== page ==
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@KonradRudolph Well, data and c_str return const pointers, so they are out of the question for modifying, anyway. And from 21.4.5 p2 it doesn't really follow that *(&str[0] + str.size()) is even allowed, since [] is only equal to *(begin()+pos) for pos < size(). I think an implementation is perfectly allowed to hold the string data in a length array together with an additional static const charT member for the null (of course this means it would have to maintain an additional buffer to return by data and c_str, but why not?). –  Christian Rau Oct 5 '12 at 8:44
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@KonradRudolph: It has to. The buffer is contiguous. Therefore, &str[str.size() - 1] == &str[str.size()] - 1 must be true (assuming length() is at least 1). If it weren't, then the buffer wouldn't be contiguous. –  Nicol Bolas Oct 5 '12 at 8:58
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@NicolBolas No. size() is an invalid argument for operator[] so nothing guarantees that its return value will point to the buffer. For instance (far-fetched), operator[] could contain the following logic: static CharT terminator{}; if (index == size()) return terminator; else return _data[i];. –  Konrad Rudolph Oct 5 '12 at 9:02

According to the spec, overwriting the terminating NUL should be undefined behavior. So, the right thing to do would be to allocate length+1 characters in the string, pass the string buffer to the C API, and then resize() back to length:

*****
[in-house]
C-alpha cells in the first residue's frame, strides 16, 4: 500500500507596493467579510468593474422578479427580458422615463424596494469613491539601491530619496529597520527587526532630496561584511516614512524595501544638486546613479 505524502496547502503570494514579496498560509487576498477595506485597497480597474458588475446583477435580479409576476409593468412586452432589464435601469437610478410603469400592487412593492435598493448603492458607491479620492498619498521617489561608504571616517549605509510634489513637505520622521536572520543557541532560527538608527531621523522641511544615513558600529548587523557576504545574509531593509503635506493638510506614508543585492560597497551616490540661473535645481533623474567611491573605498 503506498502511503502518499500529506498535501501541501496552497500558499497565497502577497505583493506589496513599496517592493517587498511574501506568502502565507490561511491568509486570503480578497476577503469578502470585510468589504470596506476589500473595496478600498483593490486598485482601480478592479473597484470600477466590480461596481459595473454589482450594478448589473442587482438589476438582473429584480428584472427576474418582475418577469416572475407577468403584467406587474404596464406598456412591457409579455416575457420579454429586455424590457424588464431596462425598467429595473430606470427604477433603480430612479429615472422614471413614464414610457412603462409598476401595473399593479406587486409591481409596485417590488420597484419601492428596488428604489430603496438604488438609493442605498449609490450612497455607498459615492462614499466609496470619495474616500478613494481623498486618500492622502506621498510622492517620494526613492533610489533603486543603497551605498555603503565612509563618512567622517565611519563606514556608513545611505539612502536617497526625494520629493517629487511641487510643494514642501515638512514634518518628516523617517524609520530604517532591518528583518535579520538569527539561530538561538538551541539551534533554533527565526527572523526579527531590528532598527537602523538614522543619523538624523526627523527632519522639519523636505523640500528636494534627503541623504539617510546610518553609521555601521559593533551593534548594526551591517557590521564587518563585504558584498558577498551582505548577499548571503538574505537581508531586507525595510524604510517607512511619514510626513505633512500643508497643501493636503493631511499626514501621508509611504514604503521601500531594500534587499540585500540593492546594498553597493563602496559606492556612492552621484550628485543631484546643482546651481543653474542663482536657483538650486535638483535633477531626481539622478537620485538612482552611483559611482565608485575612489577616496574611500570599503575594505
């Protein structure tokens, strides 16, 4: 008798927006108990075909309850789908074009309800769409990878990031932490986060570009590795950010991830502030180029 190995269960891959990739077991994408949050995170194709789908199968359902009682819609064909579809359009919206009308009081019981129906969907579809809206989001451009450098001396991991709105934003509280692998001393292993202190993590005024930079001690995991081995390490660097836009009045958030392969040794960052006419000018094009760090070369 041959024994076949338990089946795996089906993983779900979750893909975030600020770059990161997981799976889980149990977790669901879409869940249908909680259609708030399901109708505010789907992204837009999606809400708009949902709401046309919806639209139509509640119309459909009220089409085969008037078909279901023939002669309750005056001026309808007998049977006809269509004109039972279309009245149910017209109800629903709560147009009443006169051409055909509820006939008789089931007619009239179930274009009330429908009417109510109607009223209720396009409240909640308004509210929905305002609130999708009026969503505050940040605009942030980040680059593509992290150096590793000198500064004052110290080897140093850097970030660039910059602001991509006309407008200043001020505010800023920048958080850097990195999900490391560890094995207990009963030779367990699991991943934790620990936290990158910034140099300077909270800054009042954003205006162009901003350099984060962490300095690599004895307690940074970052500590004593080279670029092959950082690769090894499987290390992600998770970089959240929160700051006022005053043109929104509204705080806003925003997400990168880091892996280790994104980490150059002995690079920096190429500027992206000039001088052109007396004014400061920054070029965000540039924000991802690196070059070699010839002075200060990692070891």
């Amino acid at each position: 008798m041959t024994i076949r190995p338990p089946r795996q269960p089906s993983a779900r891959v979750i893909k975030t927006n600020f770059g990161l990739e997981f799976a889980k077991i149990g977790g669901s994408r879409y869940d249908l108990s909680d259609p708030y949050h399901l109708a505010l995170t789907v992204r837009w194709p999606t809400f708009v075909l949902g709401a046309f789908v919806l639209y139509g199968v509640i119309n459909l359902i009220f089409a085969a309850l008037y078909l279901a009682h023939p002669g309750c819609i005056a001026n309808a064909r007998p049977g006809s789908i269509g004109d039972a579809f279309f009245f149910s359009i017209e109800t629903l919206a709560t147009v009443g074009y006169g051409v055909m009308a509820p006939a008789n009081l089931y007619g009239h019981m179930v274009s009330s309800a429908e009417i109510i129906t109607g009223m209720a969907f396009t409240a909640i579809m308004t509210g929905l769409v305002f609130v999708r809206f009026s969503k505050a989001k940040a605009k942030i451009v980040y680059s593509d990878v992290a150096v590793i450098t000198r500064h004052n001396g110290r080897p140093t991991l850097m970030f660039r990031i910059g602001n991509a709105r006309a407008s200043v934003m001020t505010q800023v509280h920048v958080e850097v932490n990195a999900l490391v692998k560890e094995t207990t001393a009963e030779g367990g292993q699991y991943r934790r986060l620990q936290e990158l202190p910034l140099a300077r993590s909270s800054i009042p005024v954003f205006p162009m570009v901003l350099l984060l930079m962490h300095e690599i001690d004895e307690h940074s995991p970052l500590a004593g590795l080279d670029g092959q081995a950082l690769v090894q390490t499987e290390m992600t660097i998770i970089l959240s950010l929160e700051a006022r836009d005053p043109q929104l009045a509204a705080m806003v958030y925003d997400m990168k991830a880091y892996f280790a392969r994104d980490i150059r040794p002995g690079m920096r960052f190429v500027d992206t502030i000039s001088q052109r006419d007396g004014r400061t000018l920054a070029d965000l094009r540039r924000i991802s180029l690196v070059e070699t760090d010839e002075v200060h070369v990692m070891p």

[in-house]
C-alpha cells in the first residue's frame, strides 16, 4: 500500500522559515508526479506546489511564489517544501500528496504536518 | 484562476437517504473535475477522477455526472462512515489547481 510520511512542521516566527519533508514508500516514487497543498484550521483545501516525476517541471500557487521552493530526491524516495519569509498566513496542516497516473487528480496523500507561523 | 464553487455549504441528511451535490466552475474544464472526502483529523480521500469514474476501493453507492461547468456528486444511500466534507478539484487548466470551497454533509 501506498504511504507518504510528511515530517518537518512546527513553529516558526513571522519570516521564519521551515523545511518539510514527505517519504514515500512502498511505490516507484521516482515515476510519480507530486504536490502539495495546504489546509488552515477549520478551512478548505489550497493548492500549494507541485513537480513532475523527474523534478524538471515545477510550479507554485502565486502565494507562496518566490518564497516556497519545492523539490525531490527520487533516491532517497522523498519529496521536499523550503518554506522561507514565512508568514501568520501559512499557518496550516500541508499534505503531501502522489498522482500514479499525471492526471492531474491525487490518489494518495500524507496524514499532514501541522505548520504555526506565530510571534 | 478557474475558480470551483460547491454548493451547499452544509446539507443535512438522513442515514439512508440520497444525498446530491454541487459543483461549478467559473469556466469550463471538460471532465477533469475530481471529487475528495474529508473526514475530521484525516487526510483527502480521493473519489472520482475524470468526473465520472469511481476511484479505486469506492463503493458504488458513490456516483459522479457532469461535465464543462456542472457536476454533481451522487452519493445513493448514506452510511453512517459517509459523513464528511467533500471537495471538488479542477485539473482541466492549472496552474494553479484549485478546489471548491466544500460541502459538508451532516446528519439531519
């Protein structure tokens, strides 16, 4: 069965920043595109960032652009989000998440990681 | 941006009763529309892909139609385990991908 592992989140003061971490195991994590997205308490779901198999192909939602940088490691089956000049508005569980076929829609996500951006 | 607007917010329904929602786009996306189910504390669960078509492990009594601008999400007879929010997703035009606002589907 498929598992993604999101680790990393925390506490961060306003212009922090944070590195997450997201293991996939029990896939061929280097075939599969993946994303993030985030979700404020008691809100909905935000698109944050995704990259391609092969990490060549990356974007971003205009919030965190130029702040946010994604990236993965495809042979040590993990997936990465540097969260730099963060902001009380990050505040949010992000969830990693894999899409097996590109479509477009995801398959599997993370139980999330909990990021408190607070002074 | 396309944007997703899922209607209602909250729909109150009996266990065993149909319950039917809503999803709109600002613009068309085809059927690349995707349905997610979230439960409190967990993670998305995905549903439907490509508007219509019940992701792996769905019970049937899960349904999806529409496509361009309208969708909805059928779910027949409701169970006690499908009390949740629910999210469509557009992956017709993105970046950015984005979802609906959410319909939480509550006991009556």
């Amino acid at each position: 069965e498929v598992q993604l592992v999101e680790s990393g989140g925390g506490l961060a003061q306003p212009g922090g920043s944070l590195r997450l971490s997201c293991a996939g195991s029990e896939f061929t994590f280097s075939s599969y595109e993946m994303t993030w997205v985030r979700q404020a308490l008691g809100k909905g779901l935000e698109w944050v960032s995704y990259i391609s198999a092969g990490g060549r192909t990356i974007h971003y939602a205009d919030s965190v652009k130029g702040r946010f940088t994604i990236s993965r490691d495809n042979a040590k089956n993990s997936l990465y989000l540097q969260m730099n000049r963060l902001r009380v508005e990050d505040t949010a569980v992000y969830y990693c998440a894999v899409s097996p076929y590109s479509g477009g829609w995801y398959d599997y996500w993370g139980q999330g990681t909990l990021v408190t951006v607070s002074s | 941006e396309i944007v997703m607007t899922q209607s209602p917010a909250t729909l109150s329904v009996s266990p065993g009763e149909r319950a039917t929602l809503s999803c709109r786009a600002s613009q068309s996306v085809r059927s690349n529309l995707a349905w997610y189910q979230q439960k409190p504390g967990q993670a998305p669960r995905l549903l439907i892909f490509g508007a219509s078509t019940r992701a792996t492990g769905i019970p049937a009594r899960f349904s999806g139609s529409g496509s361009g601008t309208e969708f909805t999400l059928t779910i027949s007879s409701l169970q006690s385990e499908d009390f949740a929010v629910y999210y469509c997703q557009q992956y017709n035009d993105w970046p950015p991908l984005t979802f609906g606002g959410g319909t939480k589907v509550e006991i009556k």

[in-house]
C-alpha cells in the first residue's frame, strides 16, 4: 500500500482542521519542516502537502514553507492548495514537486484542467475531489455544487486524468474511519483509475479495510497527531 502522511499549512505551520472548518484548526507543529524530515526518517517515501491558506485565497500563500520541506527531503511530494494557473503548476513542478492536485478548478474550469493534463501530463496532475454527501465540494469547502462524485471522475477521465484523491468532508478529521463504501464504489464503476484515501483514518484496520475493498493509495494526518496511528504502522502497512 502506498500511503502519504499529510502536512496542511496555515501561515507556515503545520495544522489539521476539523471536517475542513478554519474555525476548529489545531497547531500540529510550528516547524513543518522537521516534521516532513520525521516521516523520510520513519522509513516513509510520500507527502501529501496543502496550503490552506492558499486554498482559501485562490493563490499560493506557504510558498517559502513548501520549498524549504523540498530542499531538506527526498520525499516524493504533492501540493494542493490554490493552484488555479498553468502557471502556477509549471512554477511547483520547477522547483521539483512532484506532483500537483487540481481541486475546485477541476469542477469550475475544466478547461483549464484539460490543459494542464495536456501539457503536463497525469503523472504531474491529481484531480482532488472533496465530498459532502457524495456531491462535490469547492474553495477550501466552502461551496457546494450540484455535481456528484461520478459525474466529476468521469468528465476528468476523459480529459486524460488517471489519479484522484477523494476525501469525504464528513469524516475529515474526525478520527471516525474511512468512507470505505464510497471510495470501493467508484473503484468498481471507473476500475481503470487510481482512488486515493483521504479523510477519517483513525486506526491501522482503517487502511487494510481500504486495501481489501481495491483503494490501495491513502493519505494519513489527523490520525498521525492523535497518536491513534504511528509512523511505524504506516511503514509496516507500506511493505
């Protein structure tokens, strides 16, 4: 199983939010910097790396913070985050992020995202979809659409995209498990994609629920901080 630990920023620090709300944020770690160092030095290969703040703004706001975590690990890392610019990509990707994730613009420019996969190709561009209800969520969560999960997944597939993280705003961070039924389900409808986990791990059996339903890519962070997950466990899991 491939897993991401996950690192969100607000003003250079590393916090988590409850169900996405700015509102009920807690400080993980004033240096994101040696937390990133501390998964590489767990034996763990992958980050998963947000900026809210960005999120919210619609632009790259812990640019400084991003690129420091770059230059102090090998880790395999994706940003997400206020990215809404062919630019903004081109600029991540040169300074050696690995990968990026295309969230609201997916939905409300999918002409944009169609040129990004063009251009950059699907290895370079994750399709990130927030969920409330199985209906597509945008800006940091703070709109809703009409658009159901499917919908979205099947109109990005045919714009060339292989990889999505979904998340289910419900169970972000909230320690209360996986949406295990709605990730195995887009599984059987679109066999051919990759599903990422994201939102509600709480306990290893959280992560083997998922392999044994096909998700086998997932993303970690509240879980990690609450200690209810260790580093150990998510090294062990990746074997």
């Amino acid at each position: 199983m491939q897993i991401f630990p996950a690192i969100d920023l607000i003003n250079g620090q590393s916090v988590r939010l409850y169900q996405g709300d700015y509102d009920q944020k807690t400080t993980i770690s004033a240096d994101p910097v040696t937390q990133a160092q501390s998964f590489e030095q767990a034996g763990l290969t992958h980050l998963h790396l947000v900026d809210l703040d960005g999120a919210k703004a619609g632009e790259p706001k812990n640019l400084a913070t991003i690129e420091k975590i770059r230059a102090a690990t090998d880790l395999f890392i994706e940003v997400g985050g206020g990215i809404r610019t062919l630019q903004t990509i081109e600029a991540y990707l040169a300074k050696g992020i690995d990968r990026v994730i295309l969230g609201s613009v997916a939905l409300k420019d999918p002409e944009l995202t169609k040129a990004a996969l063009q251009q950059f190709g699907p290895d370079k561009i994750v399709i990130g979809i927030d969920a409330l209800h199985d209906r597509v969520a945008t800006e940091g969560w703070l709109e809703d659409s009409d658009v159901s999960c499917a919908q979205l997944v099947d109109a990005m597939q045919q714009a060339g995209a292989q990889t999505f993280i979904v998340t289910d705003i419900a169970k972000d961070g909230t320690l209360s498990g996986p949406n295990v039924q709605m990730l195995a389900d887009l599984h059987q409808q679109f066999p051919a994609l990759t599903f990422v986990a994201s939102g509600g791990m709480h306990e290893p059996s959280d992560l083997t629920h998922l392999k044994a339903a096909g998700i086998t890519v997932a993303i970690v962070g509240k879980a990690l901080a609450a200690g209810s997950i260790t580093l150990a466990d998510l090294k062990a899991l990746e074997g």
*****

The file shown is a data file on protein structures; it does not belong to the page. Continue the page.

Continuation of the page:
// "+ 1" to make room for the terminating NUL for the C API
std::string str(length + 1);

// Call the C API passing &str[0] to safely write to the string buffer
...

// Resize back to length
str.resize(length);

(FWIW, I tried the "overwriting NUL" approach on MSVC10, and it works fine.)

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I’d go with this solution as well. But it’s unsatisfying that this requires a totally needless allocation of an extra character. Why didn’t the spec just make the null termination writeable? –  Konrad Rudolph Oct 5 '12 at 9:12
    
Because that would mean more typing? 'You must not overwrite the null, except with another null'. Perhaps their fingers were getting tired, or it was the end of the day and the bars were open. –  Martin James Oct 5 '12 at 9:21
    
@KonradRudolph: I agree that the standard should be changed, making it possible to overwrite a NUL with another NUL. I see no reason why it shouldn't be possible or should trigger undefined behavior, and I don't like the needless allocation of an extra character either. –  Mr.C64 Oct 5 '12 at 11:28

I suppose n3092 isn't current any more but that's what I have. Section 21.4.5 allows access to a single element. It requires pos <= size(). If pos < size() then you get the actual element, otherwise (i.e. if pos == size()) then you get a non-modifiable reference.

I think that as far as the programming language is concerned, a kind of access which could modify the value is considered a modification even if the new value is the same as the old value.

Does g++ have a pedantic library that you can link to?

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libstdc++ has a debug mode but there are limits to what it will diagnose. It validates iterator operations, but can't notice writes of individual bytes through pointers. –  Jonathan Wakely Oct 5 '12 at 7:45